Editor’s note: This article was originally published in the November 2013 issue of Velo magazine. In it, Trevor Connor talks to Dr. Andy Pruitt about how to make the most of the off-season. Connor is a long-time cycling coach and researches both exercise physiology and nutrition at Colorado State University.
Dress for the weather
“One of the biggest mistakes that the Cat. 3, 4, 5, and masters make is they dress inappropriately for the weather,” Pruitt said. “If you look at the pro guys, they are wearing arm warmers, leg warmers, and rain jackets until it’s almost 70 degrees. The patella and patellar tendons are just three millimeters under the skin, so there’s really no insulation for them.”
If you start hard training earlier, it just means you’ll peak earlier as well. “A mistake a lot of people make is to think they will be in race shape from April through September,” Pruitt said. Start by figuring out when your first important race is and work backwards. “It takes about 90 days to go from the base period to a significant change in your capabilities,” Pruitt said. “Nearly every 30 to 60 days you’ll see a monitored change in your performance. With that formula in mind, in January you’d start ramping up, you’d do another performance measurement in the middle of February, another one in April, and you’ll be ready to rock-and-roll in June.”
Put the pasta away
Pounding the carbs can make the difference in a key race, but that doesn’t mean pasta is the best option all year long. The early season is “a good time of year to get into your healthy physique, body fat percentage-wise. The diet that time of year needs to be adjusted,” Pruitt said. “Your caloric consumption is going to change. So you might switch to a leaner diet, fewer calories, and not as many carbohydrates.” Focusing on fruits, vegetables, and lean meats in the fall can help both your health and waistline.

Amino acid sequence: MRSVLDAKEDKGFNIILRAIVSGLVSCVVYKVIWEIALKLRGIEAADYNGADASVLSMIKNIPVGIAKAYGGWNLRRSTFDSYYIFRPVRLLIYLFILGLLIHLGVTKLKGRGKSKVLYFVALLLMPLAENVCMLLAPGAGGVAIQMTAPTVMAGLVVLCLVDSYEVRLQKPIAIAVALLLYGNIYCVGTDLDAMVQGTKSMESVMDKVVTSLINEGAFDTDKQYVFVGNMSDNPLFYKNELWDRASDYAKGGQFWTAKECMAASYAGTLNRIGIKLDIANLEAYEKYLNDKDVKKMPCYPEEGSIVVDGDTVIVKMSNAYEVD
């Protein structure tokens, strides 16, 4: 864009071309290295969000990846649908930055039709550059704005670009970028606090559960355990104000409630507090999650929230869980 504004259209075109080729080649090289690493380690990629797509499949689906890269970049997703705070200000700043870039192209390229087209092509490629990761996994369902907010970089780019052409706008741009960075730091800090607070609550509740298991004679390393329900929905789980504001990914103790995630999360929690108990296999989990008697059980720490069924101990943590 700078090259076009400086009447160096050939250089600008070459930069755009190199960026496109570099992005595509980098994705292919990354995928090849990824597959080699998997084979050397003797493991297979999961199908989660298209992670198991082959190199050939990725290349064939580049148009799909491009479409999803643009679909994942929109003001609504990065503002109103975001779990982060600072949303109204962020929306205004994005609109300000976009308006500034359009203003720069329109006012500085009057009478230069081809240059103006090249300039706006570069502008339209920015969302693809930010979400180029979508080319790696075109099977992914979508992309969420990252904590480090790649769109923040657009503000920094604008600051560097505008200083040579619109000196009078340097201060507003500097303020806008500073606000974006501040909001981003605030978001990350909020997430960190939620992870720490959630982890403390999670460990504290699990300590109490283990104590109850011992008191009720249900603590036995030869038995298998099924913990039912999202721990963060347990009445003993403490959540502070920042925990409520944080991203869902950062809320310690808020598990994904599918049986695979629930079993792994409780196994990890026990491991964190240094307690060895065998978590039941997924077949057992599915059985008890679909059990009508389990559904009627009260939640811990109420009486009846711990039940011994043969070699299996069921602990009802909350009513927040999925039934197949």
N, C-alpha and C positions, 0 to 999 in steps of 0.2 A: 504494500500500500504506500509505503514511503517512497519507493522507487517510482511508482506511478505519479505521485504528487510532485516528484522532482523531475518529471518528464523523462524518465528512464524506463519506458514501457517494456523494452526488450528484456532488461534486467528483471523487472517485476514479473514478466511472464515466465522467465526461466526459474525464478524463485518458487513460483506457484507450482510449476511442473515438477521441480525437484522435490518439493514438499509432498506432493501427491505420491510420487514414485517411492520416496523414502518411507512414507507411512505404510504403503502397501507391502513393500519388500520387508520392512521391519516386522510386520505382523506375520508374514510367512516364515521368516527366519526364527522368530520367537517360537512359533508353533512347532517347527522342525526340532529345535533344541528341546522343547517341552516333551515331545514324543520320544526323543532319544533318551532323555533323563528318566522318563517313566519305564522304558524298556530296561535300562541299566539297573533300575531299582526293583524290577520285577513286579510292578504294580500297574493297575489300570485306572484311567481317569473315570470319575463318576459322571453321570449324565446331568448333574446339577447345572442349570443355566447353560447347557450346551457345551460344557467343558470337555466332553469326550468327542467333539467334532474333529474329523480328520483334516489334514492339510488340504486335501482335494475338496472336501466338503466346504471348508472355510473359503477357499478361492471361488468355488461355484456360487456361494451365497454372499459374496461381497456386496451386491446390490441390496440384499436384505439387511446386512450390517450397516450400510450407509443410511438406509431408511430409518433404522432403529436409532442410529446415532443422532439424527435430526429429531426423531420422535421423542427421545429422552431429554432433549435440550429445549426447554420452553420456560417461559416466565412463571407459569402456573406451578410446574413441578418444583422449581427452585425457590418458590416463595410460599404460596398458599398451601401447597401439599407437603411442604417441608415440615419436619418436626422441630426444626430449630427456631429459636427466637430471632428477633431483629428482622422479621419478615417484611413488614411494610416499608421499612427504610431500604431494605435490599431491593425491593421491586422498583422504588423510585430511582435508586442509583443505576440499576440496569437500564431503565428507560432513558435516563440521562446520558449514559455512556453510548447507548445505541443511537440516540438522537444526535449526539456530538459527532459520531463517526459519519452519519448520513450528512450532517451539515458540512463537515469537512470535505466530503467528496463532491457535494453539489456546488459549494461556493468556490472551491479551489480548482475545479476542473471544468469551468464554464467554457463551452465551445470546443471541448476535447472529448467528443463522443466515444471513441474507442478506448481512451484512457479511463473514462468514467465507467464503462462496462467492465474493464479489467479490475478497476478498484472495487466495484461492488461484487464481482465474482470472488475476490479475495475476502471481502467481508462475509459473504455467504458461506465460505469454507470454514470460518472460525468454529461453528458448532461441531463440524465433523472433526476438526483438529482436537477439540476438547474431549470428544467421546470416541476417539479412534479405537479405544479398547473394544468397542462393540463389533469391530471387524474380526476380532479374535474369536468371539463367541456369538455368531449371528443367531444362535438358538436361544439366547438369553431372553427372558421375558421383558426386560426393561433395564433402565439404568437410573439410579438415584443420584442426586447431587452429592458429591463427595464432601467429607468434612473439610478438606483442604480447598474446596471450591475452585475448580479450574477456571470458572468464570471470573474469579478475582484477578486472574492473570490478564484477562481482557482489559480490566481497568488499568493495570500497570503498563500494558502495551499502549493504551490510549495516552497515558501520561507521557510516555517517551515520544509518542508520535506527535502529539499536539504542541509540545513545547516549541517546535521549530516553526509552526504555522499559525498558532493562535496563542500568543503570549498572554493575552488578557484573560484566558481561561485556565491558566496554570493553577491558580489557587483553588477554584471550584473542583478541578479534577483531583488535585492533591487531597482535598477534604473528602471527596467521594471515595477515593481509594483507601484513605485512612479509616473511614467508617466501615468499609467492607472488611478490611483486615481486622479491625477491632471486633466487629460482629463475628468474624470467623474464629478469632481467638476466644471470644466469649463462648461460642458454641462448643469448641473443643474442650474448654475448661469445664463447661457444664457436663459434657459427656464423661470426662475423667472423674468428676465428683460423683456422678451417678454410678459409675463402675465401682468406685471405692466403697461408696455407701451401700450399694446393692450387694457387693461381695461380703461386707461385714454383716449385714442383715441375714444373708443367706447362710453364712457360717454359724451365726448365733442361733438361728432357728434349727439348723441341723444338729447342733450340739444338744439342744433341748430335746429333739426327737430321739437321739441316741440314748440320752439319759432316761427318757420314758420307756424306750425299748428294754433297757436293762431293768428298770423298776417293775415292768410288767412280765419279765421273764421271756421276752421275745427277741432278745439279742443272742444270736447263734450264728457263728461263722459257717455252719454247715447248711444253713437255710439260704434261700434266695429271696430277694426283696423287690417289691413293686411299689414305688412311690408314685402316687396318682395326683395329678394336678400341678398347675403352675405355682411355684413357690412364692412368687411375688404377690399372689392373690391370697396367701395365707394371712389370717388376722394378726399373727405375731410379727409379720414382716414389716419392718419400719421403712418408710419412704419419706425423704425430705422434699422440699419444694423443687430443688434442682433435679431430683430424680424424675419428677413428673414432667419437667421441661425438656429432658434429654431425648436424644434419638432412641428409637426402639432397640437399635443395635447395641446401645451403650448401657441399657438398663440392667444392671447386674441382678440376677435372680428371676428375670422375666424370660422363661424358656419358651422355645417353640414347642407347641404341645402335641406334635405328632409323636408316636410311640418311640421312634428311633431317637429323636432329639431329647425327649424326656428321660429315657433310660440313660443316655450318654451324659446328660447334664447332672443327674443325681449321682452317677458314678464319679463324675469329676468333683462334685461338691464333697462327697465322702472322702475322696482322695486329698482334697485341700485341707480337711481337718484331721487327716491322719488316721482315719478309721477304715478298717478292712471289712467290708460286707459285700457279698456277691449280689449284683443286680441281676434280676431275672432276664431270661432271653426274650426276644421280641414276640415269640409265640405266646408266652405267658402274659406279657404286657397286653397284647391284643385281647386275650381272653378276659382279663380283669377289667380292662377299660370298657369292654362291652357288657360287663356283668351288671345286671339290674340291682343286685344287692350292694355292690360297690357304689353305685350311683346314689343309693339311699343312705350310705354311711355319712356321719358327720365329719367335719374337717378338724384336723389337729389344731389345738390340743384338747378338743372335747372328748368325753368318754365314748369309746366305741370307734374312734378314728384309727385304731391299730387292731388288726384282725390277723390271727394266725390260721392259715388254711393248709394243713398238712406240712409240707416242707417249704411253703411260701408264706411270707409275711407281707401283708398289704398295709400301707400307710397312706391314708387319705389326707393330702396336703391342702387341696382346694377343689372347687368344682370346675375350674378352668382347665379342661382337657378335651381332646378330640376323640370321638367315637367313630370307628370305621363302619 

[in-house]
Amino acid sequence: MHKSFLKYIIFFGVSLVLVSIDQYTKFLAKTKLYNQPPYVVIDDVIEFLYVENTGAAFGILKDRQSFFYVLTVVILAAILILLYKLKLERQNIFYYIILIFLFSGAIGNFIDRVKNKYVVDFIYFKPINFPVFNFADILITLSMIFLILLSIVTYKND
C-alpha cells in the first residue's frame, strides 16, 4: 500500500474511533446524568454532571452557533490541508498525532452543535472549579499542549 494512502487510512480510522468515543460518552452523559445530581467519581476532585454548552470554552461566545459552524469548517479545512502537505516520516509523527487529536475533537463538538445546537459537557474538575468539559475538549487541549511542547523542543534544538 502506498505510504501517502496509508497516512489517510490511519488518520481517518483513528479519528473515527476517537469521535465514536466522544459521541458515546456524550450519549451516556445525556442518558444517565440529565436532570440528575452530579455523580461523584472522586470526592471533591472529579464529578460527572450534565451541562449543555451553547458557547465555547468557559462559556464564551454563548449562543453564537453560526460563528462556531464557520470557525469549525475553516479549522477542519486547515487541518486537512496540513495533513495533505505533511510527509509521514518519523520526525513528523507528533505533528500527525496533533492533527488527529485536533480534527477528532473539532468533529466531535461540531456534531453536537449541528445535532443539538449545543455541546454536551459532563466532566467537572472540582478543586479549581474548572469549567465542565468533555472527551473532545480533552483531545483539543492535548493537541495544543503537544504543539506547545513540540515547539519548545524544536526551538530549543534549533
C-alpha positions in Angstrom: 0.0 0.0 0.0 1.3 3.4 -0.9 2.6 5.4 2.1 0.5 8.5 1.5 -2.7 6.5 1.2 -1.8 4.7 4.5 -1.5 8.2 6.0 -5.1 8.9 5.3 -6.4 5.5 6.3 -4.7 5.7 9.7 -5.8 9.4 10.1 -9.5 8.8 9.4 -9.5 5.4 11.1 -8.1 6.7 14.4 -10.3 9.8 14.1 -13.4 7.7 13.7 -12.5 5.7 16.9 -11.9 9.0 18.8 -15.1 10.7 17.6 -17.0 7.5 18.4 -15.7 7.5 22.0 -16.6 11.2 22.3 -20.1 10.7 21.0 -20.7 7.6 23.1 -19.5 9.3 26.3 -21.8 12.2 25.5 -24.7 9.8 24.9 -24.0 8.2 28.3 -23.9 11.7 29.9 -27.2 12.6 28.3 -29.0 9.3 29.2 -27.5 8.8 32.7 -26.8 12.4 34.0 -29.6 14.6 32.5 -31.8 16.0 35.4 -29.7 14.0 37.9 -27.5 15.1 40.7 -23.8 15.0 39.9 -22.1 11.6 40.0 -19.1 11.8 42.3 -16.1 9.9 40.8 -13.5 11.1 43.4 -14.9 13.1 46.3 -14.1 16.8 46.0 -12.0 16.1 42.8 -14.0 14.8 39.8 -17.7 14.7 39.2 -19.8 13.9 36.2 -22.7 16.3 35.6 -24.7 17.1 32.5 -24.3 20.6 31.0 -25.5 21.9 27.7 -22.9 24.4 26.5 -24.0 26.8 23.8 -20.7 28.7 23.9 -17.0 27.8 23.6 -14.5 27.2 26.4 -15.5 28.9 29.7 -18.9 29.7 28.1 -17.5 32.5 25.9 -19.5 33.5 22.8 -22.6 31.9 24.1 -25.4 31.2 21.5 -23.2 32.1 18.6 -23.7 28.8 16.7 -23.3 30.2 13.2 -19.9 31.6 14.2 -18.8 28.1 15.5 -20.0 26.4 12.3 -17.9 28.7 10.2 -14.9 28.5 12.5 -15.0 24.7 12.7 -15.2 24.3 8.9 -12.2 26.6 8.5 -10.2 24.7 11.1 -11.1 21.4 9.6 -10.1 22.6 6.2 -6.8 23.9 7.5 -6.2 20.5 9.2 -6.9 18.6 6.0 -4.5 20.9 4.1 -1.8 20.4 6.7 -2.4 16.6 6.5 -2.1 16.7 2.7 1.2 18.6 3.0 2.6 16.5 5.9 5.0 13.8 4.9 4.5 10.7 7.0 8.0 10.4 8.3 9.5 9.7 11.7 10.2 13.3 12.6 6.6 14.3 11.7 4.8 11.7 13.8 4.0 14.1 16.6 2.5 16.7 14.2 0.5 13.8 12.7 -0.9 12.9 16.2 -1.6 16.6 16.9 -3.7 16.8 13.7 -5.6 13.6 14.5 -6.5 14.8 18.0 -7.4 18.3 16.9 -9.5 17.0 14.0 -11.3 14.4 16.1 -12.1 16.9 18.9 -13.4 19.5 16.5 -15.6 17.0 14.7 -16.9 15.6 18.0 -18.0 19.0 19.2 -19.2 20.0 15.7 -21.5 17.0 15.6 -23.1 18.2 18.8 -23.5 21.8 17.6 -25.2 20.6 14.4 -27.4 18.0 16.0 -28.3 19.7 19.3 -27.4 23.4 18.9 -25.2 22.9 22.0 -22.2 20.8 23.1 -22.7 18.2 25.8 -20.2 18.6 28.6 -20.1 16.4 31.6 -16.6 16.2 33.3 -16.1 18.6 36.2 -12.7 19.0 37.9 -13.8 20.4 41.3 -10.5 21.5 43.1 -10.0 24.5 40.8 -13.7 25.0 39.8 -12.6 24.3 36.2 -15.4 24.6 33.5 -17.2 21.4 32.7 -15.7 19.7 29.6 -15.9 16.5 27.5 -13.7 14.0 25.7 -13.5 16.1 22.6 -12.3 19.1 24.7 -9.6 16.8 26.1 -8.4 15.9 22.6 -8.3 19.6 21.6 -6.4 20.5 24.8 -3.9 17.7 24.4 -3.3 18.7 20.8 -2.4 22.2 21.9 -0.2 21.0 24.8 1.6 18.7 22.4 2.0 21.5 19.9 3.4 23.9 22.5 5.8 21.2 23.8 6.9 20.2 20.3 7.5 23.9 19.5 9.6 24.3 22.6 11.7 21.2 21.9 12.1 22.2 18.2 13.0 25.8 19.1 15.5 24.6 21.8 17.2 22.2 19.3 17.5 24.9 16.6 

I always tell my athletes that if they are feeling great, winning sprints, and setting PRs in the fall, that they should call me right away — they are way off course. In the fall and winter, you should always feel a little flat and slow.
Body weight plus 20
“The bike racer who goes to the gym and squats 600 pounds and does leg extensions with 150 pounds, yes, they have beautiful quads, but they are going to have tendon issues,” Pruitt said. He recommends that cyclists do at least three months of exercises with “body weight plus 20, which is basically their body weight plus their bike. They’d do it for timed bouts. In other words, they’d do a minute, then two minutes, then three minutes. They can do up to 100 repetitions over a minute or two. The quads are on fire!” What you’re doing is torturing or training those tendons to build girth and strength without a heavy load.
“I really like the leg press, though I don’t like the squat rack,” Pruitt said. “You don’t have to worry about getting dizzy on a leg press machine. I like the hip sled a lot for cyclists.” Box jumps and plyometrics are also great for cyclists, but are high risk for injury, so ease into them and seek guidance if possible.
Turn in circles
“Instead of becoming a racer in training, you might become a bike commuter during those weeks, or go for cruiser rides with the kids,” Pruitt said. “I think about a conversation I had with Andy and Fränk Schleck. They go home to Luxembourg and ride their mountain bikes for a month and ski if it snows.”
The ‘cross effect
For you ’cross riders still going hard in October and November, everything here still applies; it just shifts. January is your November.